To save paper, cut costs and give us flexibility in selecting films at short notice, we no longer produce printed programmes. All of our films are listed on the Buxton Opera House Cinema website as well as our own. If you’d like to receive a weekly alert for our Monday film please subscribe to our newsletter.
Here is our diary – we update it as soon as new films are confirmed. You won’t find a more varied and interesting programme anywhere!
|Monday 19th February
|The Enigma of Kaspar Hauser (PG)
|The recent release of the documentary Werner Herzog: Radical Dreamer and the BFI Southbank’s retrospective has stimulated a renewed interest in the famous director’s films. Buxton Film did consider screening the extraordinary Fitzcaraldo but, due to its length, opted for this seminal 1975 film that won the Grand Prix Spécial du Jury at the Cannes Film Festival that year. The film closely follows the real story of foundling Kaspar Hauser, who lived the first seventeen years of his life chained in a tiny cellar, devoid of all human contact except for a man, wearing a black overcoat and top hat, who fed him. One day, in 1828, the man takes Hauser out of his cell, teaches him a few phrases, and how to walk, before leaving him in the town of Nuremberg. Hauser becomes the subject of much curiosity and is exhibited in a circus before being rescued by Professor Georg Friedrich Daumer, who patiently attempts to transform him.
|Monday 26th February
|How to Have Sex (15)
|Winner of the Un Certain Regard prize at Cannes 2023, this vibrant directorial debut authentically tackles issues of consent. Three British girls embark on a right of passage teen holiday of sun, sex and drink. When a night of excess goes awry, Tara begins to question her experience. Great performances from the actors capture the intensity of young female friendships rarely seen on the big screen.
|Monday 4th March
|American Fiction (15)
|Thelonius is a writer and academic who is struggling to get his finely crafted work published despite the publishing world’s message “black voices should be listened to”. When he puts out, as a prank and under a pseudonym, a trashy ‘ghetto’ novel full of cliches about drug dealers and pimps his publisher is ecstatic. Financial insecurity compels Thelonius to play along and accept the huge advance he is offered. A scathing and hilarious satire about the hypocrisy of the gatekeepers of American literature.
“Smart racial satire on the American publishing industry” Sight and Sound
|Monday 11th March
|The Taste of Things
|France 1865. Celebrated gourmet Dodin lives on an idyllic Loire Valley estate. His esteemed cook Eugenie prepares meals with unparalleled attention to detail and the film opens with a mesmerising 38 minute sequence of the preparation and indulgence of a single meal.
An absolutely sumptuous, sensual – but never sickly so – story about food and love executed with intimacy, humour and exactness that is impossible not to relish. Juliette Binoche is as perfect as ever…you must see this film.
Best director winner at Cannes 2023
|Monday 18th March
|Films from Iceland have always struck a chord with our Monday night audiences. There is something about their black humour and oddness that appeals, makes us laugh and, not to forget, the landscapes. This film ticks all those boxes and will not disappoint.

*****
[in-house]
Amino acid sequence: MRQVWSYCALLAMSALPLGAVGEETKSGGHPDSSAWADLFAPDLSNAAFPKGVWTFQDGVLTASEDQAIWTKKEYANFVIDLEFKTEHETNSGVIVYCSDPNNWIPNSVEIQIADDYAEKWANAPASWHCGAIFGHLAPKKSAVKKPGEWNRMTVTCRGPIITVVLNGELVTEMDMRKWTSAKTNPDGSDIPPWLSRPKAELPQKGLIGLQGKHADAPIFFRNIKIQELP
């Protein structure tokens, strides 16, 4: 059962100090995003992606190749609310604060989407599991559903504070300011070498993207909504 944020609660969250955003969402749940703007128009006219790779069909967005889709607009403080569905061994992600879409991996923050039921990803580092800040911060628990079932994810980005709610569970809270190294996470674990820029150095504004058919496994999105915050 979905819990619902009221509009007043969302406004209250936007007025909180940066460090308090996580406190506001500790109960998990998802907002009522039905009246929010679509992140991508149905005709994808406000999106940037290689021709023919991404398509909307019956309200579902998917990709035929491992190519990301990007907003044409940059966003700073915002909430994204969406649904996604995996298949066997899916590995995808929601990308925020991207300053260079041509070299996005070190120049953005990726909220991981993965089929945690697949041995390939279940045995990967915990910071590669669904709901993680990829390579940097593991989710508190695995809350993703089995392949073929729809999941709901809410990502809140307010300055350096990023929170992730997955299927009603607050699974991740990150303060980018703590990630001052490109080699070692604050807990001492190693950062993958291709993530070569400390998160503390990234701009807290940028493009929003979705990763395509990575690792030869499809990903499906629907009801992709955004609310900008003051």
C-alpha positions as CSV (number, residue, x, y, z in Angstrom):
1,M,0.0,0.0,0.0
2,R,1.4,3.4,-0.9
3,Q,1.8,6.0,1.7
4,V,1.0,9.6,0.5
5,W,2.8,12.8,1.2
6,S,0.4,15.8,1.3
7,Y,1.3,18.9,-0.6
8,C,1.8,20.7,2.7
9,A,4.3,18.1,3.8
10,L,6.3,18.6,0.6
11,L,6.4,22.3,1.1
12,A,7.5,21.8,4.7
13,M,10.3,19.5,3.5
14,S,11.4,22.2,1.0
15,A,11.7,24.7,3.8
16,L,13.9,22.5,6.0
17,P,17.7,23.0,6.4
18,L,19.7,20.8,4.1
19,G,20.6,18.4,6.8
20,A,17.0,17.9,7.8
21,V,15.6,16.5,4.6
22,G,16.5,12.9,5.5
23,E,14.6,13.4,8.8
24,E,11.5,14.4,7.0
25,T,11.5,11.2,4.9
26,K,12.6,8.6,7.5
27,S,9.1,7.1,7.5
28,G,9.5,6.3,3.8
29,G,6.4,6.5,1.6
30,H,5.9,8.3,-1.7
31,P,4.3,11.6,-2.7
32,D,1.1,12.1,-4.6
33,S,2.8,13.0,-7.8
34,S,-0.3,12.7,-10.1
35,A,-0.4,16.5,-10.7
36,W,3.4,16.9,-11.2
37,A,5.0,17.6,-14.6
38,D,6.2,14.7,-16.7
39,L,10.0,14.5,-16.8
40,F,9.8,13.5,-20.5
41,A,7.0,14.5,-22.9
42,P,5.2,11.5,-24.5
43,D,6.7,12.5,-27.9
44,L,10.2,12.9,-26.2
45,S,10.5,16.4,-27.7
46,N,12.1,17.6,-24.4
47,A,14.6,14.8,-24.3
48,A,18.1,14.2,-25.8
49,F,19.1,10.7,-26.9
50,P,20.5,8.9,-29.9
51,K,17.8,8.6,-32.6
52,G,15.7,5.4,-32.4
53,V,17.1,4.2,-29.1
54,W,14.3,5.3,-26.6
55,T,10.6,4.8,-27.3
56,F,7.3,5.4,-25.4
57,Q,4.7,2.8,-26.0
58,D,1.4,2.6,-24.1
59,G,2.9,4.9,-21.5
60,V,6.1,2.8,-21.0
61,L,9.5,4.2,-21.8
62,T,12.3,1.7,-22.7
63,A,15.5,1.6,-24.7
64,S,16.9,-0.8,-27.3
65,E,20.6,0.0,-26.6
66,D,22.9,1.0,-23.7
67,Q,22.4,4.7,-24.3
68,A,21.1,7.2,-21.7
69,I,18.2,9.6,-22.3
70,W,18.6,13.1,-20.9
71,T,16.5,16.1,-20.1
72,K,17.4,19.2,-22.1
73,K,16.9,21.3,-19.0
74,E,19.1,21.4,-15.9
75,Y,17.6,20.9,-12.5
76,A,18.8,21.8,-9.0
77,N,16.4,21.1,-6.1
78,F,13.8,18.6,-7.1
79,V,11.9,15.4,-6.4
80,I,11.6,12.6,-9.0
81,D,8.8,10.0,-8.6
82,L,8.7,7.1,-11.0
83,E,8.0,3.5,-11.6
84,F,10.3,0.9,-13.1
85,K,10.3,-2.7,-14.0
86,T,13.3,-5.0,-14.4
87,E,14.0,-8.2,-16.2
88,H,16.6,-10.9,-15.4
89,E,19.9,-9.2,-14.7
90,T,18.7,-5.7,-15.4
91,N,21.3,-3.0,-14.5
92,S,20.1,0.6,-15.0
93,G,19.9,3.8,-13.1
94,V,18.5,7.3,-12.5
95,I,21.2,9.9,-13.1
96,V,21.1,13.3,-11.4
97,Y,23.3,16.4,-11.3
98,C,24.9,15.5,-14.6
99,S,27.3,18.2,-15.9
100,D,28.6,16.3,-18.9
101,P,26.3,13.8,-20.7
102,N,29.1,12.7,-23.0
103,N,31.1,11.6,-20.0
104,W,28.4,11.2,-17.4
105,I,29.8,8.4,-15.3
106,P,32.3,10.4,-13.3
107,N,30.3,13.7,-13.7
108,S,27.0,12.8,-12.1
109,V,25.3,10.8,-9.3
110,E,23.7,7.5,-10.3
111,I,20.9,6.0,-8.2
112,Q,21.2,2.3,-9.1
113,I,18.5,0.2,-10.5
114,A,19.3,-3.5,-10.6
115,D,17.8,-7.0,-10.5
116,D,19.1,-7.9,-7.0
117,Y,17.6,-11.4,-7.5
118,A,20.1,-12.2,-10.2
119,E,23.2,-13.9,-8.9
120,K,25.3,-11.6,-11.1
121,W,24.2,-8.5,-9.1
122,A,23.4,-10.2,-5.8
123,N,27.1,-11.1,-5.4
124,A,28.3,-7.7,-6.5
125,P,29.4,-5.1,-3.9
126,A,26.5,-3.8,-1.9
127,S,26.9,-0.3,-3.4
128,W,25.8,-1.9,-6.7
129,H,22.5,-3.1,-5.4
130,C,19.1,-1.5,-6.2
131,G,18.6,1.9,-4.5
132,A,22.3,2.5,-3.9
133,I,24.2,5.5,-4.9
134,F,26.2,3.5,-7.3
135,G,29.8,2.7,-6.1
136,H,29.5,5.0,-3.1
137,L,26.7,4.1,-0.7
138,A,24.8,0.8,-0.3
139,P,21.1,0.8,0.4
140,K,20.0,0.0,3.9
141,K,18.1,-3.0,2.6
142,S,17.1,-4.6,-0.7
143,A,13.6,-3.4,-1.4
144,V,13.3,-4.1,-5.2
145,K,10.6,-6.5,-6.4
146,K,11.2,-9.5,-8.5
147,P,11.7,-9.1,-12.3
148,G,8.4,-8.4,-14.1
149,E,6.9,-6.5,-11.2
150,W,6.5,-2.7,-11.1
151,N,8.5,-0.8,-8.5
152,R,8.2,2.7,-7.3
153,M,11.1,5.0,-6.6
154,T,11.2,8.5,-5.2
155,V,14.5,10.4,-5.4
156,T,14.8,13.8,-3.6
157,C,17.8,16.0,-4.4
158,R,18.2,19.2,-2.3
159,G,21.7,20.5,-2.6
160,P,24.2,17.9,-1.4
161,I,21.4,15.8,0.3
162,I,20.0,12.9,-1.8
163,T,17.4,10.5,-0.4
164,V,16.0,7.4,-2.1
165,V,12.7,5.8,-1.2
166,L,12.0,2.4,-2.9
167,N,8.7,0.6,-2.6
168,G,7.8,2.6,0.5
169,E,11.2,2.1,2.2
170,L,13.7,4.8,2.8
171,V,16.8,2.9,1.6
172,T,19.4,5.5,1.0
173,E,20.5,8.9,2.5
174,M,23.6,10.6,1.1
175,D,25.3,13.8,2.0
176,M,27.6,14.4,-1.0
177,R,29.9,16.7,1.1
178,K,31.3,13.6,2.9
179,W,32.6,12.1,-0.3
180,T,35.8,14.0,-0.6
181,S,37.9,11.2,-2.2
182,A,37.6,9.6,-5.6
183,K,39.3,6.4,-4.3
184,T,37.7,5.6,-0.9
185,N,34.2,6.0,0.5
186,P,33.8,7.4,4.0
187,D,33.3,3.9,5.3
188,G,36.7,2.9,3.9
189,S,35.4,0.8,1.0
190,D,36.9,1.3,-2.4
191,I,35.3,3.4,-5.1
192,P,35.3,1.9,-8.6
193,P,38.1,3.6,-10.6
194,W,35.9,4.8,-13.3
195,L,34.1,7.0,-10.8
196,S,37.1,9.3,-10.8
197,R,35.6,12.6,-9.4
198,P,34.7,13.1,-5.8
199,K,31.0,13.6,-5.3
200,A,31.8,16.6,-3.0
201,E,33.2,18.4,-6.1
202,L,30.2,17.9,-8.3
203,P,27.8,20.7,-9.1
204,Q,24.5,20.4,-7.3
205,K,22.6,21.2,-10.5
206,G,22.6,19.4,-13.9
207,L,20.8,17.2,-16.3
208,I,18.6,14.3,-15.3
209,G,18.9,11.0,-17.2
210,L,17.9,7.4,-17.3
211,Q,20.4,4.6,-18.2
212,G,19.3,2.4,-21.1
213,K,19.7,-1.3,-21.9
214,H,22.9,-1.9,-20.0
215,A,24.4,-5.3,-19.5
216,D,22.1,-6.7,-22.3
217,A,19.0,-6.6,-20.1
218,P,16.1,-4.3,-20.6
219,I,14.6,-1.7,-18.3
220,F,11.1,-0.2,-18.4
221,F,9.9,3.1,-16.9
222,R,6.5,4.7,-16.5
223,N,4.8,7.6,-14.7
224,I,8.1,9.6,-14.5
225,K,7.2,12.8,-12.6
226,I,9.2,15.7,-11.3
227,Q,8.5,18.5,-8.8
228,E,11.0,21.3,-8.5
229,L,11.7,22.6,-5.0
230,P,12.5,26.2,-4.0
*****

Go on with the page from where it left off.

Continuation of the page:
Shot in black and white, Driving Mum follows Jón Jónsson and his mother, whose lives are defined by a quiet daily routine, sitting together and knitting while listening to old radio programs. On what turns out to be the night of her death, Mamma lets on to Jón her wish to have a photo of herself taken in front of the impressive Gulfoss waterfalls. So the next morning, when he finds she’s died during the night, he dresses her up as best he can, props up her dead body in the backseat of his car, grabs the dog and he and Mamma begin their journey to her final resting place. More oddness is encountered along the way.
|Monday 25th March
|Red Island (12A)
|At the beginning of the 70s, in Madagascar, a few armed forces and their families live in one of the last French military bases abroad, a relic of the ending French colonial empire. Influenced by his reading of the intrepid comic book heroine Fantômette, Thomas, a ten-year-old boy, is always watching his parents and their circle of expat friends. He gleans what information he can as he builds his world and gradually his eyes open to another reality.
“A compelling and exquisite piece of work” The Guardian
|Monday 1st April
|Monday 8th April
|Four daughters (15)
|The life of Olfa, a Tunisian woman and mother of four daughters, oscillates between light and shadow. One day, her two eldest daughters disappear. To fill their absence, director Kaouther Ben Hania calls upon professional actors and sets up an extraordinary film mechanism to unveil the story of Olfa and her family. An intimate journey full of hope, rebellion, violence, intergenerational transmission and sisterhood, which will question the very foundation of our societies.
|Monday 15th April
|Monday 22nd April
|If Only We Could Hibernate (tbc)
|First Mongolian film to screen at Cannes.
Ulzii, a teenager from a poor neighbourhood in Ulaanbaatar, is determinated to win aphysics competition to get a scholarship. His illiterate mother finds a job in the countryside, leaving him and his younger brother and sister in the middle of winter. Ulzii needs to find ways to keep their yurt warm and look after his siblings while preparing for the national competition
|Monday 29th April